Hard to believe, but Malibu Creek in Southern California (just 25 miles outside LA), used to be one heck of a steelhead fishery. It is thought that this small stream once held runs of sea-run rainbows that numbered a thousand or more, and supposedly Hollywood heavies like Clark Gable and Spencer Tracy liked to like to fish for them. Now days, however, we’re lucky if a dozen fish return to spawn each year.
Of course, habitat loss and water diversions caused by human encroachment have a lot to do with the steelhead’s decline on Malibu Creek, but nothing has had a more dramatic effect on the run as Rindge Dam.
Built in the 1920’s, the 100-foot high structure sits only 2.5 miles above the ocean and blocks off another 6-8 miles of good spawning and rearing habitat. I’ve pulled off the road and checked out the dam — at once an impressive structure but also very depressing sight. The good news is there’s been a lot of talk by the U.S. Army Corps of Engineers and others about removing the dam, which is completely silted in and useless, but there are a couple little problems:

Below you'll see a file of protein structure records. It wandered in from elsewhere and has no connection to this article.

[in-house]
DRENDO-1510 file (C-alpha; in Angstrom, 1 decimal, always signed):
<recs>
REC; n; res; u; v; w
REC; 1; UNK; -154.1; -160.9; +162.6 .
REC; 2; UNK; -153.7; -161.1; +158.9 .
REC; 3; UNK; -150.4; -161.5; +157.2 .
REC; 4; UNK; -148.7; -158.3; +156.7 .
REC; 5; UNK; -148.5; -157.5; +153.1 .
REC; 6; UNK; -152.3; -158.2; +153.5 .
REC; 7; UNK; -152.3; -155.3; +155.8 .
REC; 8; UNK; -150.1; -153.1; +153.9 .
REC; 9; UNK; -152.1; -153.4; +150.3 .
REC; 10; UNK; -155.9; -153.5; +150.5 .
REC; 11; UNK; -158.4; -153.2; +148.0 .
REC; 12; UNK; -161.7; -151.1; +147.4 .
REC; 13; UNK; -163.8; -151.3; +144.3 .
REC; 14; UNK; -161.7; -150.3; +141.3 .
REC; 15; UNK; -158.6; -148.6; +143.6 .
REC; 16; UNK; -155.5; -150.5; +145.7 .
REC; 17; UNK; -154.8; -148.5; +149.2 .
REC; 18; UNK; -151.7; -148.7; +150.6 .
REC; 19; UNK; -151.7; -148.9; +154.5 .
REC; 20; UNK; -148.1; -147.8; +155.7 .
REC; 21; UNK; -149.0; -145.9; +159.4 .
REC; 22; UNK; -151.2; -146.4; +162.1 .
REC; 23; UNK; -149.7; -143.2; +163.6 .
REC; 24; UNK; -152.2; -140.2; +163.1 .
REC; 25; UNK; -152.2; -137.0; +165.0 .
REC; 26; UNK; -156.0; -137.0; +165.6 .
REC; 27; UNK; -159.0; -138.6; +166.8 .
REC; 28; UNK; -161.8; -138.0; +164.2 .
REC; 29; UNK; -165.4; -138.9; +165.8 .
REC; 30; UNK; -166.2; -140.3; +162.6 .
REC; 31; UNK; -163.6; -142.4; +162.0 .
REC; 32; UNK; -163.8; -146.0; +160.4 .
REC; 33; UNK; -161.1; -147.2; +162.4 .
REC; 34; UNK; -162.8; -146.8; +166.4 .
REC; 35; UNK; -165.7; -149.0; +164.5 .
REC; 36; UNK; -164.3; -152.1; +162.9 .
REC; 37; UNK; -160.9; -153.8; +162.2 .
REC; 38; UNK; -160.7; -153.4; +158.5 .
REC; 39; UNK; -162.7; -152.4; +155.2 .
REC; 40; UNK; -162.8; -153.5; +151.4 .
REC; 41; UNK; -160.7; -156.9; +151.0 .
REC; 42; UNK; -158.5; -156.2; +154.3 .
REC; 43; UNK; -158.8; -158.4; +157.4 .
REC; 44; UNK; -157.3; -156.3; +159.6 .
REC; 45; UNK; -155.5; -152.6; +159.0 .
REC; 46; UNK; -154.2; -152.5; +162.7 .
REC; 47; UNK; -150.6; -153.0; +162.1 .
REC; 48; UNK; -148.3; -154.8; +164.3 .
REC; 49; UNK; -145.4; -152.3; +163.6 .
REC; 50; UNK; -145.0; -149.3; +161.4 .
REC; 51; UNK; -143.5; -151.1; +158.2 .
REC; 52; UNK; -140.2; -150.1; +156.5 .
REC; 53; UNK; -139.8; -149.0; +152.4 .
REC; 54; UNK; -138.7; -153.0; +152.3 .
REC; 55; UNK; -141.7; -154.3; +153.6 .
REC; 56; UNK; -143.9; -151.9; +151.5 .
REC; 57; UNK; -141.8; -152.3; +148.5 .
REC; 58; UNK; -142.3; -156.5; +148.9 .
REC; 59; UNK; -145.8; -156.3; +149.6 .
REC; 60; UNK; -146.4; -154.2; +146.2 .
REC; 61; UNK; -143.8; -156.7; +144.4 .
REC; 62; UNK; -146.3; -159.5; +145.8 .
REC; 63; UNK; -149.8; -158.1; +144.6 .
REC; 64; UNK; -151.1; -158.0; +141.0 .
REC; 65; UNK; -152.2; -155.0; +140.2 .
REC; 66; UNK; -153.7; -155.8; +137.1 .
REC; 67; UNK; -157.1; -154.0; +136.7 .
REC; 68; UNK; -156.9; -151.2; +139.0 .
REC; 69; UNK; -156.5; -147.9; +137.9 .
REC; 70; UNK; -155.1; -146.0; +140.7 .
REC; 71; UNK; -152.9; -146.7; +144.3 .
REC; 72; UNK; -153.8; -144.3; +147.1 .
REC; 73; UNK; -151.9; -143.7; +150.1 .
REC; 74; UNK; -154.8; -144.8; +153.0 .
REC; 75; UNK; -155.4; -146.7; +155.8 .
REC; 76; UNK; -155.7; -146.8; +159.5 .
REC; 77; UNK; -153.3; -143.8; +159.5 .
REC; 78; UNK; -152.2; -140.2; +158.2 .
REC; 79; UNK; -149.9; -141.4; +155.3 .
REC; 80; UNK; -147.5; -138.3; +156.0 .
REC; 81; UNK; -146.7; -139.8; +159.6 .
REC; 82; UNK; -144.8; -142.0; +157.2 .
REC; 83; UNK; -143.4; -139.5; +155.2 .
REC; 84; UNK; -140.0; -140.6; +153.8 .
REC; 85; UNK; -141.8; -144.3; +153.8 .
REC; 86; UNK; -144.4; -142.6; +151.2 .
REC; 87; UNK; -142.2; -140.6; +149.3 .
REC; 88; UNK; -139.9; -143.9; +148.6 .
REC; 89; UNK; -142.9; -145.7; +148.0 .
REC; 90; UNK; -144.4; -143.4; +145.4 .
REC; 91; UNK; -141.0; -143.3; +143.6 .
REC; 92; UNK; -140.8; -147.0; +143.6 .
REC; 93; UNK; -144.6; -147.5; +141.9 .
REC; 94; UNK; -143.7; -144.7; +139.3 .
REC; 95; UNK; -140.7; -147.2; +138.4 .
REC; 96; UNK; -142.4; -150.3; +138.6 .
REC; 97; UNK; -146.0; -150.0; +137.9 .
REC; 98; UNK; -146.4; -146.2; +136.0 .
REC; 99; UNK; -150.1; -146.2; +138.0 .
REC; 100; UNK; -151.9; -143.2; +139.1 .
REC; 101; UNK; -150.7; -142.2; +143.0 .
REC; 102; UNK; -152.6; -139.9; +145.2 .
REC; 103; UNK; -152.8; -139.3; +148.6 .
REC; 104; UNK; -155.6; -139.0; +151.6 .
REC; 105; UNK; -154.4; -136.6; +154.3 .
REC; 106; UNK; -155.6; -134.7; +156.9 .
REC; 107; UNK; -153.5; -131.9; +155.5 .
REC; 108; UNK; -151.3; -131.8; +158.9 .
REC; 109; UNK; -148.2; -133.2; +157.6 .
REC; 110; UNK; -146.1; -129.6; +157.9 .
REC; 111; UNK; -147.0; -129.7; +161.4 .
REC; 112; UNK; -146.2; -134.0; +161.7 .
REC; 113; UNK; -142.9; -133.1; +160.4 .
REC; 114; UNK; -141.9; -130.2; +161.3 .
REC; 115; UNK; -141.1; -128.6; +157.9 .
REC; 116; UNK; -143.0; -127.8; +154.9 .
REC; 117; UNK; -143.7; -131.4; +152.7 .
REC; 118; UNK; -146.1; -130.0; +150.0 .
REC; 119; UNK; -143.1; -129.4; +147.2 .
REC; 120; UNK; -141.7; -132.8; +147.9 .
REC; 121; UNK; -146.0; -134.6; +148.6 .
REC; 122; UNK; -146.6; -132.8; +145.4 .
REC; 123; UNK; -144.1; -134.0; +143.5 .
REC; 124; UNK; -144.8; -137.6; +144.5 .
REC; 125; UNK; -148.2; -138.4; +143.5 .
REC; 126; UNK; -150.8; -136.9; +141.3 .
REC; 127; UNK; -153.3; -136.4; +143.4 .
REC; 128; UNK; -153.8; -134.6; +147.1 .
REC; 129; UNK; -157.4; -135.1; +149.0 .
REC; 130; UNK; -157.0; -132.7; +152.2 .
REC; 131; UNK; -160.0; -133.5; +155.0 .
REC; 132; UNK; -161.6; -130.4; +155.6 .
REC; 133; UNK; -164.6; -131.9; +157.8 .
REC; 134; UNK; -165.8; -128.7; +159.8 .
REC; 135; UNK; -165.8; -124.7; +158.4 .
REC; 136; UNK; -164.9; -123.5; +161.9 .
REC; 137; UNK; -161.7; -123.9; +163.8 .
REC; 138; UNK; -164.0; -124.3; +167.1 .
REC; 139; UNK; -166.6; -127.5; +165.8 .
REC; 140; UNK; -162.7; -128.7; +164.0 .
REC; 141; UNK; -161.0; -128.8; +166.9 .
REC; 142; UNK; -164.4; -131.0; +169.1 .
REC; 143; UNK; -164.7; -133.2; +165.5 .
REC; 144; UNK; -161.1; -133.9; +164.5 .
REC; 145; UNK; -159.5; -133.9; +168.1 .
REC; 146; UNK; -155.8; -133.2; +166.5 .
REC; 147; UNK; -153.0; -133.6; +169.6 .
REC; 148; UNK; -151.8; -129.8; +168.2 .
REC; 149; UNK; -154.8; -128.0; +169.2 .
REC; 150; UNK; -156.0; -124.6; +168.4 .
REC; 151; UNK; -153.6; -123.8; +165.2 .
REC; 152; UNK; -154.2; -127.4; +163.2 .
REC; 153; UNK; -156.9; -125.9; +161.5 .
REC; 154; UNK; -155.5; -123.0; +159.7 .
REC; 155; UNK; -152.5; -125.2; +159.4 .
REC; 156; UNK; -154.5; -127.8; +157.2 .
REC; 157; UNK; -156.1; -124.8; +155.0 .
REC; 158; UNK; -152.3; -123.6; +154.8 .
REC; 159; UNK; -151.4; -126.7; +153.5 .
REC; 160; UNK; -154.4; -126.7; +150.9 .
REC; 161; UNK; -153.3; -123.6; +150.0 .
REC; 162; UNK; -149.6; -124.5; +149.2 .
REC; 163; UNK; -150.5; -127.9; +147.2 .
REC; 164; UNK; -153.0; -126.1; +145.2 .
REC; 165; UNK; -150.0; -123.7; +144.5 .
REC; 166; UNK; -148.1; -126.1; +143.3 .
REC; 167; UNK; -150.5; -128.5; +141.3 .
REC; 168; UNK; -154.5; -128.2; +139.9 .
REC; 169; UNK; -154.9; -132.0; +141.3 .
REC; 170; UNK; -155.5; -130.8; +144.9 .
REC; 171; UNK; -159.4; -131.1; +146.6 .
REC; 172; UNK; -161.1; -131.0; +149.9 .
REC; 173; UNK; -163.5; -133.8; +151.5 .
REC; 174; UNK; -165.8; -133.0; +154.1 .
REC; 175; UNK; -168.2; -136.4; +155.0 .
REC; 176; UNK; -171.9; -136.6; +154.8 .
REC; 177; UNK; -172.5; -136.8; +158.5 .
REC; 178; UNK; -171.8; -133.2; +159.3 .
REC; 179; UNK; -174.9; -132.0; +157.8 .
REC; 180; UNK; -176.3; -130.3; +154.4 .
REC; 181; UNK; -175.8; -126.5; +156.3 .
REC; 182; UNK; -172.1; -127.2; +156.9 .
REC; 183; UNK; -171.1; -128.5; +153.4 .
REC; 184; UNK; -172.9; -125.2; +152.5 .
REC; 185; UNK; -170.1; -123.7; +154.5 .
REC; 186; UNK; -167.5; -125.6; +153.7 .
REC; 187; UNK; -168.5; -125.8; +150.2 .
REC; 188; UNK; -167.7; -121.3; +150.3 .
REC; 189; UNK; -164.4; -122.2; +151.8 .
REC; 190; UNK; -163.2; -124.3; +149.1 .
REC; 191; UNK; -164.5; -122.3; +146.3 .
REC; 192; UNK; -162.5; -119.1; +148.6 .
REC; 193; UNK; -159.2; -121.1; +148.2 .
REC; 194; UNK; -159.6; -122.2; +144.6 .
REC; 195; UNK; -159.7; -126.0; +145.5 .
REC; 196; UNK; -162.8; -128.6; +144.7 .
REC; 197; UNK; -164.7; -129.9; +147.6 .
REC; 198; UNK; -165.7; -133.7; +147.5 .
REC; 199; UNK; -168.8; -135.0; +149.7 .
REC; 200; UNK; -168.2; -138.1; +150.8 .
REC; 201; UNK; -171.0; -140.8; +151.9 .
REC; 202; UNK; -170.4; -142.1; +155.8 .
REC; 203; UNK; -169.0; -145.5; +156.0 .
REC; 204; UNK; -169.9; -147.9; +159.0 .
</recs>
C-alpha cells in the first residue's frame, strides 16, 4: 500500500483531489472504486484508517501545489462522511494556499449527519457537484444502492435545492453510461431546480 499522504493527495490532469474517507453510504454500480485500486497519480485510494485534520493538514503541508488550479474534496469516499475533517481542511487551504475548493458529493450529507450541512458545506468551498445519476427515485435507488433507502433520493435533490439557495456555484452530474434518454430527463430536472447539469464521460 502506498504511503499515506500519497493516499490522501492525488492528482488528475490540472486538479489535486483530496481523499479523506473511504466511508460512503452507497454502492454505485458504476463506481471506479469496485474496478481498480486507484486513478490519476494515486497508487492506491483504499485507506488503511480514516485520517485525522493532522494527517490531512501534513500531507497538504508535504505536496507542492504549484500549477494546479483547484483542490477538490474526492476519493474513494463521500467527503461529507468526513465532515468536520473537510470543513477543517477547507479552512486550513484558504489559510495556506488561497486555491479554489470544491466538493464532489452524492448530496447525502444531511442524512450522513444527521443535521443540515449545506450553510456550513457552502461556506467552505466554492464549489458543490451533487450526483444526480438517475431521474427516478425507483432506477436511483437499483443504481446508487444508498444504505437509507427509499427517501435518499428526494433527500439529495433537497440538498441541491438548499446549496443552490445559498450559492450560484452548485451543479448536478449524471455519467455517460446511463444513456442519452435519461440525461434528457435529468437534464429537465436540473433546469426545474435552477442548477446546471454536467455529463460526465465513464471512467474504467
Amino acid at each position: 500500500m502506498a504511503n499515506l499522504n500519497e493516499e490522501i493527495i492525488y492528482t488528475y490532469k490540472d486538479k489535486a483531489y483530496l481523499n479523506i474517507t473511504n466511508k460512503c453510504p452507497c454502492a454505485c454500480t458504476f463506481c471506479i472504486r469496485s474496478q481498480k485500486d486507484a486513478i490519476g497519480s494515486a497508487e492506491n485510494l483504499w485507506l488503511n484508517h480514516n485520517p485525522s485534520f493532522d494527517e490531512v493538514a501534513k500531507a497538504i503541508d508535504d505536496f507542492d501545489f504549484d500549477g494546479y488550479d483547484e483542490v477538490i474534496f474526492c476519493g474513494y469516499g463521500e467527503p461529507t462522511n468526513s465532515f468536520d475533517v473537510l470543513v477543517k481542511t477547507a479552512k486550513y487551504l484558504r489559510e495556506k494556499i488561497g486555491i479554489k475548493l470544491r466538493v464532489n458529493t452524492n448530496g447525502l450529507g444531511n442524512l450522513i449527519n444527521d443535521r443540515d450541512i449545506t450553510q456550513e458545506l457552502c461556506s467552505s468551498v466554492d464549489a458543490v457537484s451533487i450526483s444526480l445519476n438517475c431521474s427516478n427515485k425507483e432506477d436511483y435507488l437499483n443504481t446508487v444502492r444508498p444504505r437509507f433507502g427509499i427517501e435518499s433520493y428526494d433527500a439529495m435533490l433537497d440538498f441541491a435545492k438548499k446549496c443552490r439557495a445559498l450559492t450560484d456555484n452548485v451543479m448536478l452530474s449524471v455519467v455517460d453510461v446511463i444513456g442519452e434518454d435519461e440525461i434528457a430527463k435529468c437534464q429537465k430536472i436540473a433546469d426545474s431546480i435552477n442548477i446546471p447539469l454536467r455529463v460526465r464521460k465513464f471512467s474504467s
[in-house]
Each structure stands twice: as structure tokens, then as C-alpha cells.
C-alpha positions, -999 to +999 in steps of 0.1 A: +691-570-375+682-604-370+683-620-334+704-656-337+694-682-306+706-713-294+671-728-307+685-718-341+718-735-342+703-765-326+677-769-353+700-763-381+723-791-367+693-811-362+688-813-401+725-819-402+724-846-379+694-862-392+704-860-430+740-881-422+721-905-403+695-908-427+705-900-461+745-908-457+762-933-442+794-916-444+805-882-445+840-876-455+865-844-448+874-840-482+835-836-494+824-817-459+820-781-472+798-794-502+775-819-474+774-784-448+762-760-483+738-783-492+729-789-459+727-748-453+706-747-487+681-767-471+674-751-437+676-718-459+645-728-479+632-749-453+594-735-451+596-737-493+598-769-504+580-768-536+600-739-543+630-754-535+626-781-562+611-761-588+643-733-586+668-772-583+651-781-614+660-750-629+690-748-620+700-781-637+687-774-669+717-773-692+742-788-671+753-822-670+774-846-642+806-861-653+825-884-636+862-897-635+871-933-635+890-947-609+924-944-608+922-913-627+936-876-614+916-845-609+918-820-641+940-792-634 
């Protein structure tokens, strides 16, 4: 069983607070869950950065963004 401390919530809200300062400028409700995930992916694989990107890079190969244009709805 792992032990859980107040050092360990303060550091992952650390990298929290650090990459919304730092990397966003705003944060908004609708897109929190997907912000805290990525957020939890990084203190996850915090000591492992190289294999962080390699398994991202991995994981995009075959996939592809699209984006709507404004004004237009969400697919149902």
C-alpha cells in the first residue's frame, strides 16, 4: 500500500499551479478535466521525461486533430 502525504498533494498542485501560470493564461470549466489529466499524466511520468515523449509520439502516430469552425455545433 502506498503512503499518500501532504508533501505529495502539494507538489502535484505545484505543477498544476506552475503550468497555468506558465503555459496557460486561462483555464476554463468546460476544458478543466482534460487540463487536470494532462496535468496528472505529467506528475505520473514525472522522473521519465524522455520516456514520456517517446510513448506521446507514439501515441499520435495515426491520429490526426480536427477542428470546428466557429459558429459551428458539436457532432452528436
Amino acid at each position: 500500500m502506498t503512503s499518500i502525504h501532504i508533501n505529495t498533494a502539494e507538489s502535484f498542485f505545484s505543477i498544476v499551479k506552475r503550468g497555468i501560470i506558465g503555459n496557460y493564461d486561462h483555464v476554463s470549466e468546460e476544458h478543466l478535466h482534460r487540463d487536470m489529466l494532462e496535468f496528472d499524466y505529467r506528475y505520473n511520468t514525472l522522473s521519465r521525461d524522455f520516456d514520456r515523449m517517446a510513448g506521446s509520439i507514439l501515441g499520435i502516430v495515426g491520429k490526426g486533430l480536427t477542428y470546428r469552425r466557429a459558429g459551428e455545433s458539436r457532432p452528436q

1) The estimated cost of dam removal is over $18 million. There are various places some money could come from such as Cal-Fed (and even the DFG has talked of using some of the money raised by the Steelhead Report Card Program), but it’s not going to be easy to get this baby fully funded.
2) How do you get rid of the estimated 800,000 to 1,600,000 cubic yards of sediment that’s built up behind the dam and what do you do with it?
As studies continue, the steelhead population in the creek keeps hanging on by the barest of threads. If only we could get some of the uber-rich Hollywood types who live along the creek to pitch in some $$…
Malibu Creek isn’t the only stream down here that used to have good suns of steelhead. The Los Angeles River, the Ventura River, San Mateo Creek and even streams in San Diego once produced anadramous rainbows.